November is here. The concerts and music festivals everyone has been looking forward to all year have finally arrived. Along with the happiness this brings to hard-core fans, there’s also the looming issue of bootlegging at live performances. In this post, we discuss bootlegging in the music industry and how it is an undeniable part and parcel of live shows.
How does bootlegging take place at music performances? Is it very common?
Bootlegging music from live performances and unreleased studio recordings is not a new fad. Recording performances without the musicians’ consent or knowledge has taken place since technology permitted it. However, the album Great White Wonder, released by Trademark of Quality Records in 1969, is most commonly referred to as the earliest bootleg album.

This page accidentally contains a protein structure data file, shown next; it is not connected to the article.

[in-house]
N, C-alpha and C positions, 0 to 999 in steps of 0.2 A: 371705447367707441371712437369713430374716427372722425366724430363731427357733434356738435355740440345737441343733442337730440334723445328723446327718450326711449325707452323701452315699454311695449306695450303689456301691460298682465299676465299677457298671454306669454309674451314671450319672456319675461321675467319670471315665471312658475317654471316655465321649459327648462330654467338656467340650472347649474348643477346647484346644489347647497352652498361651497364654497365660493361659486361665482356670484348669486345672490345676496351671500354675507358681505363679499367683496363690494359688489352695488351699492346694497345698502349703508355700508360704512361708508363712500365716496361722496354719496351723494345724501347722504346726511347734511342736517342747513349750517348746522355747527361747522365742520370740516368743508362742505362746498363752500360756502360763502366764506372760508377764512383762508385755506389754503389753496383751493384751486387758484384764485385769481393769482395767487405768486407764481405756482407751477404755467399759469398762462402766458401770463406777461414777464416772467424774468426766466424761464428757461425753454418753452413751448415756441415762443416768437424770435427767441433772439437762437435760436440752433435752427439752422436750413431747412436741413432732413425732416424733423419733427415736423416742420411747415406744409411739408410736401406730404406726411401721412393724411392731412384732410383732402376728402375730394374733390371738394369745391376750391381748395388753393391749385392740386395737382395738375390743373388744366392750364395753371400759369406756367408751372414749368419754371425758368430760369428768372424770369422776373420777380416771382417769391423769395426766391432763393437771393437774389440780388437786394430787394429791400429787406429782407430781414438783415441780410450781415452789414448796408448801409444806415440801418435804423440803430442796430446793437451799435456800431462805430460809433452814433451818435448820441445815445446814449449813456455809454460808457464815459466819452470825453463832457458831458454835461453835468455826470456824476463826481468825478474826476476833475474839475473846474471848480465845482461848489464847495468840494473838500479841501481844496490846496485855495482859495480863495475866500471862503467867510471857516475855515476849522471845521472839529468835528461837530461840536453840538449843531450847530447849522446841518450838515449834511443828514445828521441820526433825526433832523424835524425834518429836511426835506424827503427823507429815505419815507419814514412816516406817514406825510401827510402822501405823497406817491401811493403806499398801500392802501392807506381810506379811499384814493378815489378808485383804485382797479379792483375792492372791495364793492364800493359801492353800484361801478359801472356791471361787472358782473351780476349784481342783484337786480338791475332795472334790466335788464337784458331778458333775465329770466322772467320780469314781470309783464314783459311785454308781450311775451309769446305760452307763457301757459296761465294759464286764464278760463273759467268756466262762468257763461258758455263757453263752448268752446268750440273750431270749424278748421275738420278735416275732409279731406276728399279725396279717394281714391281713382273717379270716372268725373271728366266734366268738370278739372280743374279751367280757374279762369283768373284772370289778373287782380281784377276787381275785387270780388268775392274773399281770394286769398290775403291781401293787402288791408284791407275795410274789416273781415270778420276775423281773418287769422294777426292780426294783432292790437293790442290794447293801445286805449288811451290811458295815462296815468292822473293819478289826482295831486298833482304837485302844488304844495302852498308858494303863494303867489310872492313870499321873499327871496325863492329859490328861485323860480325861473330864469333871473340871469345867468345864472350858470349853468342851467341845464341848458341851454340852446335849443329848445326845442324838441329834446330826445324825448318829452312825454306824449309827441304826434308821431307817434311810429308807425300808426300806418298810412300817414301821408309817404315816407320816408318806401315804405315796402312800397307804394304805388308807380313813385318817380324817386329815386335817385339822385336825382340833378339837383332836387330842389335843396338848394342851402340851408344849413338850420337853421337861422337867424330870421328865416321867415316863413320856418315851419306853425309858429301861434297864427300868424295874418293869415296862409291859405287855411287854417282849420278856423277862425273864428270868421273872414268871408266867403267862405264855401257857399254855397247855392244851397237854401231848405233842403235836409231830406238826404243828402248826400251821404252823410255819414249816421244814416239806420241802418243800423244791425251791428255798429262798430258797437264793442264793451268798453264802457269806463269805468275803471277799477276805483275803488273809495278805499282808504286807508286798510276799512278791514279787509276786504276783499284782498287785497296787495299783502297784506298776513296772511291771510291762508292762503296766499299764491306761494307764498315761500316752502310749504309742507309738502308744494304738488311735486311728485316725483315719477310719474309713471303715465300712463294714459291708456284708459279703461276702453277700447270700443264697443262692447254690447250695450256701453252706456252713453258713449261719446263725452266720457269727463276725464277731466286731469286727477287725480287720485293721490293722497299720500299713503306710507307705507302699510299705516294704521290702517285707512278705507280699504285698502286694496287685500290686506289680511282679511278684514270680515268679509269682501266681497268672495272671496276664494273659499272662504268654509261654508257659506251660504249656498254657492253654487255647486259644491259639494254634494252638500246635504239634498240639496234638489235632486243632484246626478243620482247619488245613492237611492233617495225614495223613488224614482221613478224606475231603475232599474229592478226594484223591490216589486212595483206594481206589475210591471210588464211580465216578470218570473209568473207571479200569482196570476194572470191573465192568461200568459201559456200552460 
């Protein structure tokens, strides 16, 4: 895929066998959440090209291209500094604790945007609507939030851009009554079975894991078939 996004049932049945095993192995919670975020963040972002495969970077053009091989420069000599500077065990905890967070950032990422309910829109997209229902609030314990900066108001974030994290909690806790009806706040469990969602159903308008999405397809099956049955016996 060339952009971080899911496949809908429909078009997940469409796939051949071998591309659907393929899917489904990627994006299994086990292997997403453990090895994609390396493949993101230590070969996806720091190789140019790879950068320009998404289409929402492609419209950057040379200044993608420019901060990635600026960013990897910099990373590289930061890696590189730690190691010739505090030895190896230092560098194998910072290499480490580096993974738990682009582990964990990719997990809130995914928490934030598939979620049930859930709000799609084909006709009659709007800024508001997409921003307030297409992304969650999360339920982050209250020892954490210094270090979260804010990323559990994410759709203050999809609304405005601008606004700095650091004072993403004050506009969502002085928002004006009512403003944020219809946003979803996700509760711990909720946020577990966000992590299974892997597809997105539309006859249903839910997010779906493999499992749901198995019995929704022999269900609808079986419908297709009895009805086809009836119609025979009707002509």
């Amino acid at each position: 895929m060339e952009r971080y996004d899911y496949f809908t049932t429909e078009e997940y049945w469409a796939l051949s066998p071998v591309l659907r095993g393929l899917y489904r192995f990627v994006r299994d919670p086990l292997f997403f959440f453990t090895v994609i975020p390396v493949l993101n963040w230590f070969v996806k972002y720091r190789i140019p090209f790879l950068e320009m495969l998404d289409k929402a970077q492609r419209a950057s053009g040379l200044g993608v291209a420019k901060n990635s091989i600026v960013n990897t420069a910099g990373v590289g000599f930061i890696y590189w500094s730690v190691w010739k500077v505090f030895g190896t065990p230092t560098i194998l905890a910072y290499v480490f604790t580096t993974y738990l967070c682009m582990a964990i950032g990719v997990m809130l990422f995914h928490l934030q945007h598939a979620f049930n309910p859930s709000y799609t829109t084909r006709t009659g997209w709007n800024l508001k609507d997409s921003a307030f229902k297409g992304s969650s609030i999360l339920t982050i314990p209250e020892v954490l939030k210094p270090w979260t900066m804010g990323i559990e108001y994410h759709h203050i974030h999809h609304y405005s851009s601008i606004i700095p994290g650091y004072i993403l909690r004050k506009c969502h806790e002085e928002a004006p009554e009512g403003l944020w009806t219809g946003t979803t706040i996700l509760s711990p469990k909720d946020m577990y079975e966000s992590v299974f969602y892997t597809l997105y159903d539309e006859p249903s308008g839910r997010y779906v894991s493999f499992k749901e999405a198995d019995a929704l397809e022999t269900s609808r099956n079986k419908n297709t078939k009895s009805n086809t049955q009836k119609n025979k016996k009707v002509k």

This album resulted from Bob Dylan’s disappearance after his accident in 1966, followed by the release of his eighth studio album, John Wesley Harding, in 1967. Great White Wonder consisted of Dylan’s unreleased recordings made with several artists in the years preceding the album’s release. The album was a massive hit, and Dylan became the most popular artist to be bootlegged.
Not going into too much detail, other artists and bands such as Led Zeppelin, The Rolling Stones, The Beatles, Elvis Presley, Prince, and more recently Alt-J and Justin Bieber, have all endured the wrath of bootlegging. Each of these artists has tackled this in various ways, which we will discuss further in the second half of this post.